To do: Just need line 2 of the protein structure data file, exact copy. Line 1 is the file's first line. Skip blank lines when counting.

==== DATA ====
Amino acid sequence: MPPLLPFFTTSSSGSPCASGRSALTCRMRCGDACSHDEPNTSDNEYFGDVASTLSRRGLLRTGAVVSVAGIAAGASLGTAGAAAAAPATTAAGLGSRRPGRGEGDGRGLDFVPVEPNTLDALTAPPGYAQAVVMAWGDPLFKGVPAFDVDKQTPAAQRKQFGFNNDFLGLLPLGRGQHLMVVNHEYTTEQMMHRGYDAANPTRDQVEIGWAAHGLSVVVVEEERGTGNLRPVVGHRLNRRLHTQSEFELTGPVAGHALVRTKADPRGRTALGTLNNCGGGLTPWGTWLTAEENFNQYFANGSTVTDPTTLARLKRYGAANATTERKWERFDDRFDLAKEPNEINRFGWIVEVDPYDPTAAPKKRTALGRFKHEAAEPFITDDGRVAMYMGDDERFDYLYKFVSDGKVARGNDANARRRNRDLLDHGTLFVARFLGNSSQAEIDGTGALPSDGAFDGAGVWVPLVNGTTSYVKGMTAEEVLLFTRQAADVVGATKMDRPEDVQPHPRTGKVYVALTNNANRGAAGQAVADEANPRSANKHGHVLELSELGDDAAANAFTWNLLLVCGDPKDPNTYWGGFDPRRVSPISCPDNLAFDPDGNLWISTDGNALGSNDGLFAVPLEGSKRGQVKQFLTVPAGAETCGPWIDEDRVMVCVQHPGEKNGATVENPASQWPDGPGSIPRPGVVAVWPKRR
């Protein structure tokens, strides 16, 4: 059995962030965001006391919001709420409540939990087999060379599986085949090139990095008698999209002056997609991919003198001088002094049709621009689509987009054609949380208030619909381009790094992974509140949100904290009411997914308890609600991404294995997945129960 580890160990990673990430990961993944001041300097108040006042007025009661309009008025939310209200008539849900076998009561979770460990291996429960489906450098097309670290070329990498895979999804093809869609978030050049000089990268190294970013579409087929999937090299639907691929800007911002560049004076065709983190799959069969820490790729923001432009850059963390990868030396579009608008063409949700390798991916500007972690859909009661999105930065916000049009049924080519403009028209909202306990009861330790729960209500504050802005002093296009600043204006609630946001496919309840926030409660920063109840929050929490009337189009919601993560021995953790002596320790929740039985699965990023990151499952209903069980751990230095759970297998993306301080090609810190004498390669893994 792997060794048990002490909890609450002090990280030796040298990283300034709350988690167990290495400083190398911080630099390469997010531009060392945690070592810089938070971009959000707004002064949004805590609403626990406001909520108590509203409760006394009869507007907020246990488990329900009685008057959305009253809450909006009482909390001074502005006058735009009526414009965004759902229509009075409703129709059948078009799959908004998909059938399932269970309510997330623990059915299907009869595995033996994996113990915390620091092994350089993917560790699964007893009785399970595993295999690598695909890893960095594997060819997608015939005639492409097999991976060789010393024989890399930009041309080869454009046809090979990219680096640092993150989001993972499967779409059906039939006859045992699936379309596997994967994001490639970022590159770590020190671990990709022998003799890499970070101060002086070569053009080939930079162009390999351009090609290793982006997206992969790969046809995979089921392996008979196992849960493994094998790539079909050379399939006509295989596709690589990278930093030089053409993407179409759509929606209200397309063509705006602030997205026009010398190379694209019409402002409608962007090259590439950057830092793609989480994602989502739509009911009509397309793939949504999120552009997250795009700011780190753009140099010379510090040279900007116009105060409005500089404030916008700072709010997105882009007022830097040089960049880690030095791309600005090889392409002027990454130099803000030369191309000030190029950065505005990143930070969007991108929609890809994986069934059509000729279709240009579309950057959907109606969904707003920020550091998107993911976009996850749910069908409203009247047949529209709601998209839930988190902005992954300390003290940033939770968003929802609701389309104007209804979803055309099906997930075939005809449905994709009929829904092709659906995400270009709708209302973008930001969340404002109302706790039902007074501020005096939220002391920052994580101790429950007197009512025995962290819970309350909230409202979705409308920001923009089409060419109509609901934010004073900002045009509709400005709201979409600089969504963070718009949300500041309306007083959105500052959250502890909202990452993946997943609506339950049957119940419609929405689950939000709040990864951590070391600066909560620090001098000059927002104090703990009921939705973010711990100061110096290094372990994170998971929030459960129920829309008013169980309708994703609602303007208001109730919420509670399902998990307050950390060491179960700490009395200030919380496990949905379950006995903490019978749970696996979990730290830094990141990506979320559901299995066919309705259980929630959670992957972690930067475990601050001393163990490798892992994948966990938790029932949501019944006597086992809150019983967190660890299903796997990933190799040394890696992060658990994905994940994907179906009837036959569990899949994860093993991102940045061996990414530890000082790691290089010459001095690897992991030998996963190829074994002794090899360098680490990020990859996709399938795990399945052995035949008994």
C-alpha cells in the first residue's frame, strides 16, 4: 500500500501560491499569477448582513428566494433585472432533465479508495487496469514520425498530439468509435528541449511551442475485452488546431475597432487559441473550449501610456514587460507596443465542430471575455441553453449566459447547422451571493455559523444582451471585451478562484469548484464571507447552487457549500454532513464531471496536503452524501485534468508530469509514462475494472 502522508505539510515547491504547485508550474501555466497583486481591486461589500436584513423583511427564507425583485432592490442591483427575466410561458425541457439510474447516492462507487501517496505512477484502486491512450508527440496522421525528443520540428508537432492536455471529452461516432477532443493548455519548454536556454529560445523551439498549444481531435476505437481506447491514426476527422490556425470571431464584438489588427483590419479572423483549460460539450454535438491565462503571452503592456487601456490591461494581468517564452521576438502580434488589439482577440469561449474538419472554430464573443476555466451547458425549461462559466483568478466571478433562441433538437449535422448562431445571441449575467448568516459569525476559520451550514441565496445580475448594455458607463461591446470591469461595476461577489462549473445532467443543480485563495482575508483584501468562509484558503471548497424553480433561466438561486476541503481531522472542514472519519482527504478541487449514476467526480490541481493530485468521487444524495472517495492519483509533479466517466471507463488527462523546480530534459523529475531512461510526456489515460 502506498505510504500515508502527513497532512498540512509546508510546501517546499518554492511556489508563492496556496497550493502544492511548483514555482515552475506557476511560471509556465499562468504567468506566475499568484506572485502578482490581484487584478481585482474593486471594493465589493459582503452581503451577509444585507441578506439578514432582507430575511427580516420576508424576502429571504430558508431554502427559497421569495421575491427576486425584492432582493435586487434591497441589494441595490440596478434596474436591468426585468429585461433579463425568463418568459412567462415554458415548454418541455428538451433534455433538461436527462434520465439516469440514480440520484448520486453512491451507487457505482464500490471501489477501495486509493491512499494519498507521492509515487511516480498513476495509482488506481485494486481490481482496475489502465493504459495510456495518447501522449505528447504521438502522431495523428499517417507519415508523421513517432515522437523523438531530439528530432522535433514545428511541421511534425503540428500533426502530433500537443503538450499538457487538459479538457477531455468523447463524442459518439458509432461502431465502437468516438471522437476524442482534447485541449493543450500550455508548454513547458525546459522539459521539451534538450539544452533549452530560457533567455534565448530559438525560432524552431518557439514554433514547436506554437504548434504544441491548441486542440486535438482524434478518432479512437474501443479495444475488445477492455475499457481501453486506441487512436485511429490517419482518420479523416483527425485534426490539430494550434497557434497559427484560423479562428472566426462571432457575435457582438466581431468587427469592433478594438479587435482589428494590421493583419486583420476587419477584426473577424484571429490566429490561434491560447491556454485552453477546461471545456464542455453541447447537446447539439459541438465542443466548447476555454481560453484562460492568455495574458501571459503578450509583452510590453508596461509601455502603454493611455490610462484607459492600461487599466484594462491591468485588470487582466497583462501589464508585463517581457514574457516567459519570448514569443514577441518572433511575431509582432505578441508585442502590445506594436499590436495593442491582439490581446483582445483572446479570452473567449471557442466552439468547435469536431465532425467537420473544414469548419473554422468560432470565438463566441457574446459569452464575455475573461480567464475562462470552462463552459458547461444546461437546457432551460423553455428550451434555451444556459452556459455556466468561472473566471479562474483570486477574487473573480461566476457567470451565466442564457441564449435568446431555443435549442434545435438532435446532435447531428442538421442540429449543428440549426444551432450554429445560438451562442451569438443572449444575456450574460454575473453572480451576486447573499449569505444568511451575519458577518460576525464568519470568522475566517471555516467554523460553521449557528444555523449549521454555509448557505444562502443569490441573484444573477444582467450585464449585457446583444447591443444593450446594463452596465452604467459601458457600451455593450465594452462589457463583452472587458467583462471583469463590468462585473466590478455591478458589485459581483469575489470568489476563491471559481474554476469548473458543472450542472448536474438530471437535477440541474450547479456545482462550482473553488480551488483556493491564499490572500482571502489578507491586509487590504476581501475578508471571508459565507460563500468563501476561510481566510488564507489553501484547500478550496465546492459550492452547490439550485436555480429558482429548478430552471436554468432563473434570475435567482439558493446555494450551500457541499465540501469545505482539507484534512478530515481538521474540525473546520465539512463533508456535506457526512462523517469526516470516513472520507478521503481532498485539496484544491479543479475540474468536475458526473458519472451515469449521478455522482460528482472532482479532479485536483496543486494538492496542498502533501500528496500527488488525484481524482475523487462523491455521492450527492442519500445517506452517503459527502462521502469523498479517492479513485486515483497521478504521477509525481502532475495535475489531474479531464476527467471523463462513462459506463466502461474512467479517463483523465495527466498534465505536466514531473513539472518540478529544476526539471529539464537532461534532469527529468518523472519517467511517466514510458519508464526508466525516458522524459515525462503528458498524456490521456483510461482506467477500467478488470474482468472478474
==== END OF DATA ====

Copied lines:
């Protein structure tokens, strides 16, 4: 059995962030965001006391919001709420409540939990087999060379599986085949090139990095008698999209002056997609991919003198001088002094049709621009689509987009054609949380208030619909381009790094992974509140949100904290009411997914308890609600991404294995997945129960 580890160990990673990430990961993944001041300097108040006042007025009661309009008025939310209200008539849900076998009561979770460990291996429960489906450098097309670290070329990498895979999804093809869609978030050049000089990268190294970013579409087929999937090299639907691929800007911002560049004076065709983190799959069969820490790729923001432009850059963390990868030396579009608008063409949700390798991916500007972690859909009661999105930065916000049009049924080519403009028209909202306990009861330790729960209500504050802005002093296009600043204006609630946001496919309840926030409660920063109840929050929490009337189009919601993560021995953790002596320790929740039985699965990023990151499952209903069980751990230095759970297998993306301080090609810190004498390669893994 792997060794048990002490909890609450002090990280030796040298990283300034709350988690167990290495400083190398911080630099390469997010531009060392945690070592810089938070971009959000707004002064949004805590609403626990406001909520108590509203409760006394009869507007907020246990488990329900009685008057959305009253809450909006009482909390001074502005006058735009009526414009965004759902229509009075409703129709059948078009799959908004998909059938399932269970309510997330623990059915299907009869595995033996994996113990915390620091092994350089993917560790699964007893009785399970595993295999690598695909890893960095594997060819997608015939005639492409097999991976060789010393024989890399930009041309080869454009046809090979990219680096640092993150989001993972499967779409059906039939006859045992699936379309596997994967994001490639970022590159770590020190671990990709022998003799890499970070101060002086070569053009080939930079162009390999351009090609290793982006997206992969790969046809995979089921392996008979196992849960493994094998790539079909050379399939006509295989596709690589990278930093030089053409993407179409759509929606209200397309063509705006602030997205026009010398190379694209019409402002409608962007090259590439950057830092793609989480994602989502739509009911009509397309793939949504999120552009997250795009700011780190753009140099010379510090040279900007116009105060409005500089404030916008700072709010997105882009007022830097040089960049880690030095791309600005090889392409002027990454130099803000030369191309000030190029950065505005990143930070969007991108929609890809994986069934059509000729279709240009579309950057959907109606969904707003920020550091998107993911976009996850749910069908409203009247047949529209709601998209839930988190902005992954300390003290940033939770968003929802609701389309104007209804979803055309099906997930075939005809449905994709009929829904092709659906995400270009709708209302973008930001969340404002109302706790039902007074501020005096939220002391920052994580101790429950007197009512025995962290819970309350909230409202979705409308920001923009089409060419109509609901934010004073900002045009509709400005709201979409600089969504963070718009949300500041309306007083959105500052959250502890909202990452993946997943609506339950049957119940419609929405689950939000709040990864951590070391600066909560620090001098000059927002104090703990009921939705973010711990100061110096290094372990994170998971929030459960129920829309008013169980309708994703609602303007208001109730919420509670399902998990307050950390060491179960700490009395200030919380496990949905379950006995903490019978749970696996979990730290830094990141990506979320559901299995066919309705259980929630959670992957972690930067475990601050001393163990490798892992994948966990938790029932949501019944006597086992809150019983967190660890299903796997990933190799040394890696992060658990994905994940994907179906009837036959569990899949994860093993991102940045061996990414530890000082790691290089010459001095690897992991030998996963190829074994002794090899360098680490990020990859996709399938795990399945052995035949008994």